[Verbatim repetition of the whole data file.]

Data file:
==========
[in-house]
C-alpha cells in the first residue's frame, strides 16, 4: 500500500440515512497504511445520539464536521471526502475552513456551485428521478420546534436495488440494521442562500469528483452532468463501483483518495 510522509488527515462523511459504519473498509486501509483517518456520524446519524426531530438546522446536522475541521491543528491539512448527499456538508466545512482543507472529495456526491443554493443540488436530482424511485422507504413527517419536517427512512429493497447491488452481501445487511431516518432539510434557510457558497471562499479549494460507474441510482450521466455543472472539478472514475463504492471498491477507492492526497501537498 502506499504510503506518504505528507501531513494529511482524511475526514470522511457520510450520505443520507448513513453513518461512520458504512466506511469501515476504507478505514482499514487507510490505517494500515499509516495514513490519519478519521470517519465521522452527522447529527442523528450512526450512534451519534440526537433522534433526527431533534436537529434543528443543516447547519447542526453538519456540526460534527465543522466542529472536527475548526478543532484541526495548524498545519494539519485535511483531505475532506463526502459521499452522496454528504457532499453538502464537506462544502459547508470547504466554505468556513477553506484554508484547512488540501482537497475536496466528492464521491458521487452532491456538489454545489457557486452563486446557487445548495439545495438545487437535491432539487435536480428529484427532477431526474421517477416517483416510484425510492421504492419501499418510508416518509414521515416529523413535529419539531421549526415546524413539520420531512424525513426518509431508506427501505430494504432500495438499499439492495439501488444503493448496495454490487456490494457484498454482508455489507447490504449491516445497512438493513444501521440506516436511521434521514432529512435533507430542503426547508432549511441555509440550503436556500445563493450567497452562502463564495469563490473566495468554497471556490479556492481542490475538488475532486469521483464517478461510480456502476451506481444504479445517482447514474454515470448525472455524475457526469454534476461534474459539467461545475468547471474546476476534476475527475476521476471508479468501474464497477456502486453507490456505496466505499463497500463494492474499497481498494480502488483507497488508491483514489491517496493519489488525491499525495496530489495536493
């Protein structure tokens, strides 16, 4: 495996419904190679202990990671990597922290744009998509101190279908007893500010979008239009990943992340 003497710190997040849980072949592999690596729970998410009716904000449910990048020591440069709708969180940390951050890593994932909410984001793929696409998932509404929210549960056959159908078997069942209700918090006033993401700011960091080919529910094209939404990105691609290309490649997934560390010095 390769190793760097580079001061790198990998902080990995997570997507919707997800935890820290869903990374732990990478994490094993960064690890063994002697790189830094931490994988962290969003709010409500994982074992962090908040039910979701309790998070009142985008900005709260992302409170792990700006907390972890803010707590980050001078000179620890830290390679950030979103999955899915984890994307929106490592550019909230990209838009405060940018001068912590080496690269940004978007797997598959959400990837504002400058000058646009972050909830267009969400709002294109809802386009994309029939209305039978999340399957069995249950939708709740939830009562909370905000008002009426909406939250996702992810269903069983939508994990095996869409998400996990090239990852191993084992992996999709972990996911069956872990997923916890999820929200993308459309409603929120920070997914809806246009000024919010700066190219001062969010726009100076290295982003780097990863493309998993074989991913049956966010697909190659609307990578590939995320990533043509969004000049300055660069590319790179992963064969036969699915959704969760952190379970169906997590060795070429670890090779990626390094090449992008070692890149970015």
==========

[in-house]
C-alpha cells in the first residue's frame, strides 16, 4: 500500500440515512497504511445520539464536521471526502475552513456551485428521478420546534436495488440494521442562500469528483452532468463501483483518495 510522509488527515462523511459504519473498509486501509483517518456520524446519524426531530438546522446536522475541521491543528491539512448527499456538508466545512482543507472529495456526491443554493443540488436530482424511485422507504413527517419536517427512512429493497447491488452481501445487511431516518432539510434557510457558497471562499479549494460507474441510482450521466455543472472539478472514475463504492471498491477507492492526497501537498 502506499504510503506518504505528507501531513494529511482524511475526514470522511457520510450520505443520507448513513453513518461512520458504512466506511469501515476504507478505514482499514487507510490505517494500515499509516495514513490519519478519521470517519465521522452527522447529527442523528450512526450512534451519534440526537433522534433526527431533534436537529434543528443543516447547519447542526453538519456540526460534527465543522466542529472536527475548526478543532484541526495548524498545519494539519485535511483531505475532506463526502459521499452522496454528504457532499453538502464537506462544502459547508470547504466554505468556513477553506484554508484547512488540501482537497475536496466528492464521491458521487452532491456538489454545489457557486452563486446557487445548495439545495438545487437535491432539487435536480428529484427532477431526474421517477416517483416510484425510492421504492419501499418510508416518509414521515416529523413535529419539531421549526415546524413539520420531512424525513426518509431508506427501505430494504432500495438499499439492495439501488444503493448496495454490487456490494457484498454482508455489507447490504449491516445497512438493513444501521440506516436511521434521514432529512435533507430542503426547508432549511441555509440550503436556500445563493450567497452562502463564495469563490473566495468554497471556490479556492481542490475538488475532486469521483464517478461510480456502476451506481444504479445517482447514474454515470448525472455524475457526469454534476461534474459539467461545475468547471474546476476534476475527475476521476471508479468501474464497477456502486453507490456505496466505499463497500463494492474499497481498494480502488483507497488508491483514489491517496493519489488525491499525495496530489495536493
């Protein structure tokens, strides 16, 4: 495996419904190679202990990671990597922290744009998509101190279908007893500010979008239009990943992340 003497710190997040849980072949592999690596729970998410009716904000449910990048020591440069709708969180940390951050890593994932909410984001793929696409998932509404929210549960056959159908078997069942209700918090006033993401700011960091080919529910094209939404990105691609290309490649997934560390010095 390769190793760097580079001061790198990998902080990995997570997507919707997800935890820290869903990374732990990478994490094993960064690890063994002697790189830094931490994988962290969003709010409500994982074992962090908040039910979701309790998070009142985008900005709260992302409170792990700006907390972890803010707590980050001078000179620890830290390679950030979103999955899915984890994307929106490592550019909230990209838009405060940018001068912590080496690269940004978007797997598959959400990837504002400058000058646009972050909830267009969400709002294109809802386009994309029939209305039978999340399957069995249950939708709740939830009562909370905000008002009426909406939250996702992810269903069983939508994990095996869409998400996990090239990852191993084992992996999709972990996911069956872990997923916890999820929200993308459309409603929120920070997914809806246009000024919010700066190219001062969010726009100076290295982003780097990863493309998993074989991913049956966010697909190659609307990578590939995320990533043509969004000049300055660069590319790179992963064969036969699915959704969760952190379970169906997590060795070429670890090779990626390094090449992008070692890149970015």